Bringing in guest speakers from local businesses and community partners is usually an untapped resource that many schools and educators often overlook. Students need to see what financial literacy looks like in the real world and having these guest speakers can expose them to leaders who are in different career paths and possibly open real life discussions about personal financial decisions that they may not otherwise get in their own communities or even at school. When you plan your topics, look at what you have available and how you can modify your lessons to make them relevant for your student population needs.
As mentioned previously, it is crucial to take into account students’ developmental levels as well as their experiences and needs. For example, in some communities, having a bank account and knowing how to utilize one is an area of need and one that should be addressed. In these communities, exposing learners early to concepts of banking and saving are most crucial not only for these learners but for their futures and breaking generational cycles of poverty. In situations like these, financial literacy is not just something else to add to the curriculum, but a tool that can empower learners and further impact their future and communities.
Resources To Get You Started
My favorite tool that almost guarantees instant access on resources for teaching financial literacy is Twitter. With this social media tool, you can start by using the hashtags #FinEdChat, #Finlit, and #FinancialLiteracy to browse through tweets related to financial literacy and entrepreneurship education. The use of these hashtags makes it the most convenient in narrowing your search on what seems like an endless stream of tweets. As you scroll through these hashtags, make sure your favorite resources for future reference and follow those individuals or institutions who constantly share valuable information. By doing this, you will build up a robust network and list of resources to start your financial literacy education journey.
For the elementary setting, it is recommended to use games to gauge interest and bring financial literacy topics to life for younger learners. Practical Money Skills offers several games to try that include Peter Pig’s Money Counter, which helps younger learners count and save money, and Money Metropolis, which is a mini-simulation where upper elementary students can create their own avatars and go through different situations and make decisions on making money, saving and spending. Finally, Road Trip to Savings is a game best suited for upper elementary student that is set up like a road trip where students start with $1,000 and no savings. The objective of the game is to go through the road trip and try to save but also continue on the road trip without depleting your cash.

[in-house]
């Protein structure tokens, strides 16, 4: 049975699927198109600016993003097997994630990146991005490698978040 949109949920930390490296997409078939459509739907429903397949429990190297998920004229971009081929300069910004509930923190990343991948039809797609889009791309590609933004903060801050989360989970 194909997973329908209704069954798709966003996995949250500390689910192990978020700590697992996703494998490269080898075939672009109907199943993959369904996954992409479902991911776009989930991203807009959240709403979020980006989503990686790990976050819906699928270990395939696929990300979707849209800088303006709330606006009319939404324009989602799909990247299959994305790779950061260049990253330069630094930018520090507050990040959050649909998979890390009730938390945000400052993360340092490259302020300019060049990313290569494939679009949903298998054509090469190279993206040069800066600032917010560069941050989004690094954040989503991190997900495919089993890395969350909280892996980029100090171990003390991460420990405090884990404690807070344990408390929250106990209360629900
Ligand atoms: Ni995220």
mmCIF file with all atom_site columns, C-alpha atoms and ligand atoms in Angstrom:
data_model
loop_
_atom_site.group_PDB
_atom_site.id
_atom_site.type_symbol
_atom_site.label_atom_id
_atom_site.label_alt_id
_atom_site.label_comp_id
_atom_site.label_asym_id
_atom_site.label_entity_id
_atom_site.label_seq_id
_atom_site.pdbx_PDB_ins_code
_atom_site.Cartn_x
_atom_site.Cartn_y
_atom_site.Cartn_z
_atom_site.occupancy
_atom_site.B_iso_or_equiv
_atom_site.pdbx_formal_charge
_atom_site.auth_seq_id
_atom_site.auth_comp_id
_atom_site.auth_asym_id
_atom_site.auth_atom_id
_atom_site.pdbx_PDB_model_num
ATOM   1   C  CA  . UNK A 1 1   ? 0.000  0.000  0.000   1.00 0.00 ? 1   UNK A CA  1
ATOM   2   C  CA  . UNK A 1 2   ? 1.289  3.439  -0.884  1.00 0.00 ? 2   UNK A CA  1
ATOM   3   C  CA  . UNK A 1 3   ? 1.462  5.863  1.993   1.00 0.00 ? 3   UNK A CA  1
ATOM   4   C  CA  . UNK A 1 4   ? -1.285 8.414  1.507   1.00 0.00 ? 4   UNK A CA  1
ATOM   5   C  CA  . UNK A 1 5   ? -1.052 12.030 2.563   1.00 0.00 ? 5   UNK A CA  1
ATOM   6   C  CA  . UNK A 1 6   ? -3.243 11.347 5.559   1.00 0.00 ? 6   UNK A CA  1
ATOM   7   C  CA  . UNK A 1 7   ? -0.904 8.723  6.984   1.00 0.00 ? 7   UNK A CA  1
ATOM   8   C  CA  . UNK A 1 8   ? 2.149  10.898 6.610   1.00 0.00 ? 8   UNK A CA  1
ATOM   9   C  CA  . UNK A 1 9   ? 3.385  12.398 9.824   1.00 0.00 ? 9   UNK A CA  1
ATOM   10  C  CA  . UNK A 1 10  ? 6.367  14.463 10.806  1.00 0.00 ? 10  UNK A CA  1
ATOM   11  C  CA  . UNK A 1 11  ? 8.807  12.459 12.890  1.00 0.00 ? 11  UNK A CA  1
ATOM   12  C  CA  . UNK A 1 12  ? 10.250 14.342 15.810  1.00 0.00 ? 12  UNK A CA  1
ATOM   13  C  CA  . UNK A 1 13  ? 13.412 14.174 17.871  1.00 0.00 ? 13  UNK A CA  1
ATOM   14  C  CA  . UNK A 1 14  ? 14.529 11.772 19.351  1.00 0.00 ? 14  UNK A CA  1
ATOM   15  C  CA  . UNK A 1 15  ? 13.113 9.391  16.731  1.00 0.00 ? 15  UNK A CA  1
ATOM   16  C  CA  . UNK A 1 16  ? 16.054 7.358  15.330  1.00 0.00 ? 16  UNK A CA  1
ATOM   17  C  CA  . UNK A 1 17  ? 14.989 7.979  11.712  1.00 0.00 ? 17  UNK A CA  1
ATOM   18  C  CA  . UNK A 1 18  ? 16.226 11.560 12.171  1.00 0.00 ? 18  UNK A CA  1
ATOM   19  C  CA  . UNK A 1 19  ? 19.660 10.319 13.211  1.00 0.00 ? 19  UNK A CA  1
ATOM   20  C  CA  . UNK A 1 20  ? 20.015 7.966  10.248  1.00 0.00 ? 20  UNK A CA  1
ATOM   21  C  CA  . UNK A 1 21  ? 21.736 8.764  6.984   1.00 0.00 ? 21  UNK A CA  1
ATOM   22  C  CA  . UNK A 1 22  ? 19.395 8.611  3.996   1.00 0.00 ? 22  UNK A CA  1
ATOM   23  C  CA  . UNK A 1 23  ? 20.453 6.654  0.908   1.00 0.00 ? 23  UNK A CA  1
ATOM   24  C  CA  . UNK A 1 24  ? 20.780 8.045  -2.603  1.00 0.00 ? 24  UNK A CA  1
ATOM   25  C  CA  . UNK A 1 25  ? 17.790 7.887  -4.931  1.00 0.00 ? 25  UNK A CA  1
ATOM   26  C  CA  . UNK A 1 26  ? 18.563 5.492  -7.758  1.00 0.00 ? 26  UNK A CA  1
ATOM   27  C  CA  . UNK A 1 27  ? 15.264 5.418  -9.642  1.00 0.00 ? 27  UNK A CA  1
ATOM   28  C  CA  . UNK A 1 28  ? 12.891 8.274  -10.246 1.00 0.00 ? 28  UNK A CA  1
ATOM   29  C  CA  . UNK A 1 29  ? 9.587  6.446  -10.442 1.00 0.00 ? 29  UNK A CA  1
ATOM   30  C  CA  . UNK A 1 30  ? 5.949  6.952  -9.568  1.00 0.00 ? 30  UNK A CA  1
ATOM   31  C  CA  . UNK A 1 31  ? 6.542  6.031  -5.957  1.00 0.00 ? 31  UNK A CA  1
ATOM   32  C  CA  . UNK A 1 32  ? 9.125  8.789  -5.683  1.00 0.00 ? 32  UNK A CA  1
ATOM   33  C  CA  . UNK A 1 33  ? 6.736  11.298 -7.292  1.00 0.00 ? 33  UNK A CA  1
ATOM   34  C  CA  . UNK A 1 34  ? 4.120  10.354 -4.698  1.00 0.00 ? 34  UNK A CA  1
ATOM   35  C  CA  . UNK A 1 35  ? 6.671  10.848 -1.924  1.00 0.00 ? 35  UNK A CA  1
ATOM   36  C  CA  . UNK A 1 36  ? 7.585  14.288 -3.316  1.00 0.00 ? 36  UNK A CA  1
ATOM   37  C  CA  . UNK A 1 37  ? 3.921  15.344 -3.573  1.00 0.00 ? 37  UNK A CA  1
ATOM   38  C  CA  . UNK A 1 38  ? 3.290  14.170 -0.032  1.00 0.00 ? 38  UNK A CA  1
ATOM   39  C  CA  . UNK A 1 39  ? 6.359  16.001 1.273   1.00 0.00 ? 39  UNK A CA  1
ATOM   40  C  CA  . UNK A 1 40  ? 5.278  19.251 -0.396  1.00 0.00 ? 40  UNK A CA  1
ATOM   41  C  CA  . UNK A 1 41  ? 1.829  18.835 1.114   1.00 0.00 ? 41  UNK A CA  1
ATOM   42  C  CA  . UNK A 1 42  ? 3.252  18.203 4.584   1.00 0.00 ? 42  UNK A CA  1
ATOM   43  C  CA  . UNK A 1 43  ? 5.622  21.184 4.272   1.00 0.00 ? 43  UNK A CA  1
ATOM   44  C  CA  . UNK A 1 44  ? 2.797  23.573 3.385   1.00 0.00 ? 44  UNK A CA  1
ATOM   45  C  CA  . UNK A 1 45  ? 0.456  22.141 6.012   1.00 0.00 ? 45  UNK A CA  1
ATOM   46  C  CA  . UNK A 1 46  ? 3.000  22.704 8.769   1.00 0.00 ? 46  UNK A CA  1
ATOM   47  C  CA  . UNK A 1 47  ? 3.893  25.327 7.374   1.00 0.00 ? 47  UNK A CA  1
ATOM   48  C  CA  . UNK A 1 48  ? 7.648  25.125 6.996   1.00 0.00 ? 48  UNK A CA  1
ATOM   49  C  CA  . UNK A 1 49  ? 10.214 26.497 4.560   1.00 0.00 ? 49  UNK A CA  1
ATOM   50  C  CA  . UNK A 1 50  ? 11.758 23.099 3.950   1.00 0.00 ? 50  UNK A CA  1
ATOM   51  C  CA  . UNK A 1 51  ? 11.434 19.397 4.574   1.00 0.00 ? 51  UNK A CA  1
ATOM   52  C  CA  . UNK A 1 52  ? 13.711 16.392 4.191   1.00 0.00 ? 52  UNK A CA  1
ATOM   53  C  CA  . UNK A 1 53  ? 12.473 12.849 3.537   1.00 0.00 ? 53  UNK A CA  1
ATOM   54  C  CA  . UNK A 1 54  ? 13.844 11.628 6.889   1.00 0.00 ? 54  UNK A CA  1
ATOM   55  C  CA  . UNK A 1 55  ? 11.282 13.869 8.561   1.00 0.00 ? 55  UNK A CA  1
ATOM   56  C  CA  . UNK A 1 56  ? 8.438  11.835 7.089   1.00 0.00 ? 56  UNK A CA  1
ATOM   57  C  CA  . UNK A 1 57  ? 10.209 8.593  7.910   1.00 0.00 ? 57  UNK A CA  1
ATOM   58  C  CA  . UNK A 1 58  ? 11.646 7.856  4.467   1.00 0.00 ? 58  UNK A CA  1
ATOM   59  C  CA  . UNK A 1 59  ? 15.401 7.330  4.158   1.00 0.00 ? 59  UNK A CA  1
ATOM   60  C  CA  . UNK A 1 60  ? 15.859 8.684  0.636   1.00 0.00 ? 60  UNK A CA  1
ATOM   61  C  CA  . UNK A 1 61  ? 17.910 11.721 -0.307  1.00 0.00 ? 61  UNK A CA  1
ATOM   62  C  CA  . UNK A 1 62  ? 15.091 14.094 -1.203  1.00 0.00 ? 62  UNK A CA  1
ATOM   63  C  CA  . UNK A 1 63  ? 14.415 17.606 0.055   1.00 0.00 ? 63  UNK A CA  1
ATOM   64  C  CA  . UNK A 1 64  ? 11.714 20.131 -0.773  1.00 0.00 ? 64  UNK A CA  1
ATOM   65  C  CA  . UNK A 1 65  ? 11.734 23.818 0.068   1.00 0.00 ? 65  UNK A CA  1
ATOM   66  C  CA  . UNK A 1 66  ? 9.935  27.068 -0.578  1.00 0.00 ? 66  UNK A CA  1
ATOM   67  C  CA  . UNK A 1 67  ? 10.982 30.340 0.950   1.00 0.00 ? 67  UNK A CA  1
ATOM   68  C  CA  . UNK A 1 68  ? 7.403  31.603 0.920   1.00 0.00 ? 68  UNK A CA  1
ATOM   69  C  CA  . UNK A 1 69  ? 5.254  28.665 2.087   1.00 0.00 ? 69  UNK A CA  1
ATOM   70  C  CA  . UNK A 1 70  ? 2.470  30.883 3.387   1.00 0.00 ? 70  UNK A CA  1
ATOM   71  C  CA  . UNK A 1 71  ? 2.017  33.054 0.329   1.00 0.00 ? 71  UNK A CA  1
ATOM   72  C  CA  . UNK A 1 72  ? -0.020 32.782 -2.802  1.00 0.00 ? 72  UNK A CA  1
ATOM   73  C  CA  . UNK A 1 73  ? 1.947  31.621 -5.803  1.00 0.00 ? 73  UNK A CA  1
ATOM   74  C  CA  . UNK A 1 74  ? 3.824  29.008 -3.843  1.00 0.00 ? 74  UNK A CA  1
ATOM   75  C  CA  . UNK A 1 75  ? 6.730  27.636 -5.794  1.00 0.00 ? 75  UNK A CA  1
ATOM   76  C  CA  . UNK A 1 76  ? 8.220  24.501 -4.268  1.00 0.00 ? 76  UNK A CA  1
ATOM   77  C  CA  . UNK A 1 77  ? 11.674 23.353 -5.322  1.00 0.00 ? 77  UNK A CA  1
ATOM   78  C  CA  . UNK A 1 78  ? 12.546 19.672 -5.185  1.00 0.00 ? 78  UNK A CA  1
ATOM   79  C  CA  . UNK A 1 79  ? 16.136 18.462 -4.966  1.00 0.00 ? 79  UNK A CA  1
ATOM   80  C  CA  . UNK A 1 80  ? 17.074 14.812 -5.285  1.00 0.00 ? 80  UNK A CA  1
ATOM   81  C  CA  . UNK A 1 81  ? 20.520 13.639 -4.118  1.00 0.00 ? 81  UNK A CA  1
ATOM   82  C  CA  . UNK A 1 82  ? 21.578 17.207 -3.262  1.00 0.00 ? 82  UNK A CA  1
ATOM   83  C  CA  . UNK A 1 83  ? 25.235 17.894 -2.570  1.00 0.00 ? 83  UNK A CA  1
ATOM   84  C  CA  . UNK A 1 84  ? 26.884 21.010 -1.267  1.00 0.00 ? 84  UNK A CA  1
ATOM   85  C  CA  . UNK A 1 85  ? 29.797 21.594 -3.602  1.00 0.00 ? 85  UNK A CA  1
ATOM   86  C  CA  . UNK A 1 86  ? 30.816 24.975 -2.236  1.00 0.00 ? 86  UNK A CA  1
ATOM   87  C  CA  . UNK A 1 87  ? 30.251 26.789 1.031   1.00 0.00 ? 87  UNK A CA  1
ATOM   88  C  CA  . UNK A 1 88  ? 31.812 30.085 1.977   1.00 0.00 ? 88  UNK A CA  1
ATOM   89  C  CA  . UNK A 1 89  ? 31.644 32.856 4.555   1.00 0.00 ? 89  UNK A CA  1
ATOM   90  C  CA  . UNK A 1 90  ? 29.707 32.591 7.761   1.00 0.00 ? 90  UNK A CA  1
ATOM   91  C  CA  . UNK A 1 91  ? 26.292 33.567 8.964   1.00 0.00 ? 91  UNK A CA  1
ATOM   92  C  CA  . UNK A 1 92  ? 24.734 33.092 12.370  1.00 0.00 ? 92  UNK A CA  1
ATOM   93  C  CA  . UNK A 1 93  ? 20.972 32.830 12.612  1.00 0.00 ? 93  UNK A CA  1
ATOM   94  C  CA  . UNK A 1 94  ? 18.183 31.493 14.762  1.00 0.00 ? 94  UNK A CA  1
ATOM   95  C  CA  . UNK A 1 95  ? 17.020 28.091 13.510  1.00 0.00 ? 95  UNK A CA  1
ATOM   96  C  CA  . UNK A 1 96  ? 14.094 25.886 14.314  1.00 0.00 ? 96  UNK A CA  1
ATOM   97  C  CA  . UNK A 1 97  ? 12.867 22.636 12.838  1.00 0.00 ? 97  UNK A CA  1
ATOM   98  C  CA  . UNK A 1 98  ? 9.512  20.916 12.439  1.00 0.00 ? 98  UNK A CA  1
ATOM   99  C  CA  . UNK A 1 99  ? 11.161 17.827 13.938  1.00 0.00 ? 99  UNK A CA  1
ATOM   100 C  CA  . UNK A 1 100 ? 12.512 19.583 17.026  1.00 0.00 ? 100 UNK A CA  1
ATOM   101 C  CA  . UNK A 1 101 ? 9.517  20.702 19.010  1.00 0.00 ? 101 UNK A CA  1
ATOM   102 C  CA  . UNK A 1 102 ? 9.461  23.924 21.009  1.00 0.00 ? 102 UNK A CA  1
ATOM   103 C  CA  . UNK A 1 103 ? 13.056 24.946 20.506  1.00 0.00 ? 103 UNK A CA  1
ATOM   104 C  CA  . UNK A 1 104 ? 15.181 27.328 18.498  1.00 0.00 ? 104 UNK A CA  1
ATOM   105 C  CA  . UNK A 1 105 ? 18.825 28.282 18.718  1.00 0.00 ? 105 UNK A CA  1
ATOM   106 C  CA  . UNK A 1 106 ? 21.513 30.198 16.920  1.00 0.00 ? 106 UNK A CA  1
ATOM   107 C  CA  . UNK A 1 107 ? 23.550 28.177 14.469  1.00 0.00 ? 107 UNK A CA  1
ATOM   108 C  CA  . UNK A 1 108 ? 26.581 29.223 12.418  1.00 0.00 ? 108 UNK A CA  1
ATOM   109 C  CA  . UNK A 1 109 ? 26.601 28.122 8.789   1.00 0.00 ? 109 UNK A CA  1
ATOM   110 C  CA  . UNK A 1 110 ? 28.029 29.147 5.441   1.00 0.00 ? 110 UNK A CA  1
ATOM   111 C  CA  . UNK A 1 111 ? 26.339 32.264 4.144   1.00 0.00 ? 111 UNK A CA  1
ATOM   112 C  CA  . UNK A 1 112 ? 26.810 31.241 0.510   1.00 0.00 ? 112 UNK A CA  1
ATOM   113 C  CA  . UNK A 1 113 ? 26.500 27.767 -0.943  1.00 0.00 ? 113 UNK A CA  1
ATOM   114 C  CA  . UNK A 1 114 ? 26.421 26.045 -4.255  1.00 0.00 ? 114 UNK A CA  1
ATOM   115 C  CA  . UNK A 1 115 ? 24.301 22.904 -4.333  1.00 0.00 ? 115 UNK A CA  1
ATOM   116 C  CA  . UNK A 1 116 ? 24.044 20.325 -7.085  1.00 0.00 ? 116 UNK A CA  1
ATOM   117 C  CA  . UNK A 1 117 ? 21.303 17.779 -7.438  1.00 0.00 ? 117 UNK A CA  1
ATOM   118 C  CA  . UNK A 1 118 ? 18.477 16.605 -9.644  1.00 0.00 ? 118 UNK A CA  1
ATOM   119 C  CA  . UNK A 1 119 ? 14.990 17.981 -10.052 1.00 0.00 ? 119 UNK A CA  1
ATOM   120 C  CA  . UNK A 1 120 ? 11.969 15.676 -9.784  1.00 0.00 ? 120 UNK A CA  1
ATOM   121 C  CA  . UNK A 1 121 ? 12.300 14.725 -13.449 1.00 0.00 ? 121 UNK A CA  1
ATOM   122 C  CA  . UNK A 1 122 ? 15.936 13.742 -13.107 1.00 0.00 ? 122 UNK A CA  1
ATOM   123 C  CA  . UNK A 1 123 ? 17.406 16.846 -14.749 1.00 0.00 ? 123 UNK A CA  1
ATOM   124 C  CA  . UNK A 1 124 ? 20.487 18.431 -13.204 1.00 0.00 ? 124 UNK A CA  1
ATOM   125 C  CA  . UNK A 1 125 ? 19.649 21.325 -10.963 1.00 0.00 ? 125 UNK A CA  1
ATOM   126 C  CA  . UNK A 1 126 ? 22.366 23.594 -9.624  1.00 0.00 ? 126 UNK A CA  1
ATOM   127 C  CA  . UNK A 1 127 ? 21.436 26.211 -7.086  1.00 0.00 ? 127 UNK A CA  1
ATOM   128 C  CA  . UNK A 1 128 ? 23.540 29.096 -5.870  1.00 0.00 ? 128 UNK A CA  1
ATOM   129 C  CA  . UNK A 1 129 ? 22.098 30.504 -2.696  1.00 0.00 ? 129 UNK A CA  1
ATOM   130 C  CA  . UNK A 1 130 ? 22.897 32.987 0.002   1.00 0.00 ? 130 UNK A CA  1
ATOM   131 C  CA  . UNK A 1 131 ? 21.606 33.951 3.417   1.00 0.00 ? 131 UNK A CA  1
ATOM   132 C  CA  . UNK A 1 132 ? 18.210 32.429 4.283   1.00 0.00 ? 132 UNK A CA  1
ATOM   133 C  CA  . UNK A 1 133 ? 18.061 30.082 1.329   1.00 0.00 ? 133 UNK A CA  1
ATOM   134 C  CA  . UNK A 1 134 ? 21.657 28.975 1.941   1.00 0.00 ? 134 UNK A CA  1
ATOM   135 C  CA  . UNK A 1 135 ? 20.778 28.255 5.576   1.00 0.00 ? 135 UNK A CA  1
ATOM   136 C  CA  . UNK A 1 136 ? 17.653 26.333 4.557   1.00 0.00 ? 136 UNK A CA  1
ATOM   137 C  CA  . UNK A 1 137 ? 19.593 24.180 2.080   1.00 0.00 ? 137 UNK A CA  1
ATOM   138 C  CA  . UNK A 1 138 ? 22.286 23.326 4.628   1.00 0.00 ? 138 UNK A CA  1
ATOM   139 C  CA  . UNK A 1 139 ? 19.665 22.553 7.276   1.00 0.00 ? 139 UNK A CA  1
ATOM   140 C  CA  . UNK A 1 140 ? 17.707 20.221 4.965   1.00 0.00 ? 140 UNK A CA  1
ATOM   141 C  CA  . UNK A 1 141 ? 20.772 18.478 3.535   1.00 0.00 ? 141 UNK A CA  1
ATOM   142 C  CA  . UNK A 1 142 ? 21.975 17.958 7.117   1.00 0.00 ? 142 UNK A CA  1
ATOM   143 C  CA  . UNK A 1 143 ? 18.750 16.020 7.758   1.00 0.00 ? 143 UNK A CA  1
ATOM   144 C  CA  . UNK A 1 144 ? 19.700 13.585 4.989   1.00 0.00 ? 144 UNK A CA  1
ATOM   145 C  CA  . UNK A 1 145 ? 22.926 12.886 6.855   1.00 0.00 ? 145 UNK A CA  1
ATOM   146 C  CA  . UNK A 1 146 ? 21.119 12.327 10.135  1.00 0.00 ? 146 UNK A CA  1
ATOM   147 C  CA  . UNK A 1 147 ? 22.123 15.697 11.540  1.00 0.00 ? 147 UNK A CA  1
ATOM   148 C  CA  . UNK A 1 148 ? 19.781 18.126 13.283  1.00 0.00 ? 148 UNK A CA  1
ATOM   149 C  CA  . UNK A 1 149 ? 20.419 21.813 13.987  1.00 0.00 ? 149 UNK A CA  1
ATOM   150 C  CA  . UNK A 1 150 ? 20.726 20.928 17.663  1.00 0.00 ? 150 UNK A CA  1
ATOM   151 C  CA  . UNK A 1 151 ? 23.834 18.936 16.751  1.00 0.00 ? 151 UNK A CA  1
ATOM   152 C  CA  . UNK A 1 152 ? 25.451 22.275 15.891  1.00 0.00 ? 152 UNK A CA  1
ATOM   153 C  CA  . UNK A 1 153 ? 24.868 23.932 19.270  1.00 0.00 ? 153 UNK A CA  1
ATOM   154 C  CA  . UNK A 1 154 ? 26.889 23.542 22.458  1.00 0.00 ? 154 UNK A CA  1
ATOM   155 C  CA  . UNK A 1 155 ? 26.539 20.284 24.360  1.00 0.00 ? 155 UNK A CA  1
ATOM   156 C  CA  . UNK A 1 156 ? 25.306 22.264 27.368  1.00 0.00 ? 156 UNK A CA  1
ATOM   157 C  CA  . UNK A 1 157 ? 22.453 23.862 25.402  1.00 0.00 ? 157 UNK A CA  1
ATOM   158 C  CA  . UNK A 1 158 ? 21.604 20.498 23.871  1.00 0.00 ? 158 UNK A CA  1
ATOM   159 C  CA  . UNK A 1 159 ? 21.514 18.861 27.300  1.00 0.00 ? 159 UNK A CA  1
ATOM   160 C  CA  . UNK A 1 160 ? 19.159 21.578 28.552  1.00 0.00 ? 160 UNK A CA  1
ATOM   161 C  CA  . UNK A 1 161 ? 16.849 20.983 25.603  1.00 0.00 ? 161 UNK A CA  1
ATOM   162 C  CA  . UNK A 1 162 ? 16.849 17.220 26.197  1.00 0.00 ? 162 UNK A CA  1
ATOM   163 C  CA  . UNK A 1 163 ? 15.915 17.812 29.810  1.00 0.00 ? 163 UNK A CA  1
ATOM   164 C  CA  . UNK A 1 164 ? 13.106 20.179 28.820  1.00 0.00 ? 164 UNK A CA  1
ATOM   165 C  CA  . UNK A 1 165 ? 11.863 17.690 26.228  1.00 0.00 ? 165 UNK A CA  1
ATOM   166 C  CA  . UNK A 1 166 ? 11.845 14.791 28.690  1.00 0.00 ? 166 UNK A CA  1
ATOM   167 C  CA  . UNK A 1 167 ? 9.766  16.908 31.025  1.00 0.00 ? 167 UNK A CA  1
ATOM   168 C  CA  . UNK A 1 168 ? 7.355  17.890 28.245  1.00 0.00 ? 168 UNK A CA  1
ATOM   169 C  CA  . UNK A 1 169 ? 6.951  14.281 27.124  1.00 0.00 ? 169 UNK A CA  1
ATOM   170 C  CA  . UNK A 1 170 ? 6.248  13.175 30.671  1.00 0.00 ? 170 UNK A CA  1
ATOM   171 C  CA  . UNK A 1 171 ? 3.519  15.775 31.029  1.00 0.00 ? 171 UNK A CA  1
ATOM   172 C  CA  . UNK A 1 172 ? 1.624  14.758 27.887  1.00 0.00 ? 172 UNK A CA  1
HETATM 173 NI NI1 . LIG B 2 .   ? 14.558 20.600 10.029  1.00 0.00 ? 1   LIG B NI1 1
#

One of the most beneficial features of these games is that they are all offered for free and do not require a login for access. This makes it convenient for elementary teachers to bookmark them or add them to a platform such as Google Classroom. Also, these games are shorter, which may be more effective in maintaining interest and engagement among younger learners.
For middle school and high school students, it is appropriate to try both games, apps, and simulations to engage learners in different financial literacy concepts. Practical Money Skills also has games such as Financial Football, where players use football rules and plays to make different financial decisions. Similarly, Financial Soccer lets players put their financial management skills to the test by using soccer as a platform. Just like their other games offered through Practical Money Skills, these are free and only require a download of the application on either an Android or IOS device. Finally, the visuals for these applications mimic video games, which may increase engagement for this age group.
There are also games suited for high school students which offer a more realistic approach in learning and applying financial literacy concepts. With the game, The Payoff, players are introduced to two teenage video bloggers who must make important financial decisions in order to compete in a video competition. Another option to try is Geni Revolution, an online personal finance game. This one is an in-depth simulation, where learners are able to create their avatar and go through a series of sixteen missions where they must problem solve get someone out of financial trouble.
Financial literacy education has been around for a bit, but the field of education is not embracing it as one of the core literacies. While it can be incorporated into different content areas such as math and social sciences, it is often overlooked in the primary education setting.
If we are to prepare our learners to become independent learners when it comes to their personal finances and decision-making, we must expose them to different financial literacy concepts early on. Also, as we determine what concepts we will teach, it is just as important to consider students’ previous knowledge and experiences with understanding the language and mindset of money management. We can’t treat financial literacy as something else to add on—it is an empowerment tool for our learners to educate themselves and determine their own futures.
How do you feel about financial literacy education? Tell us on Twitter @Schoology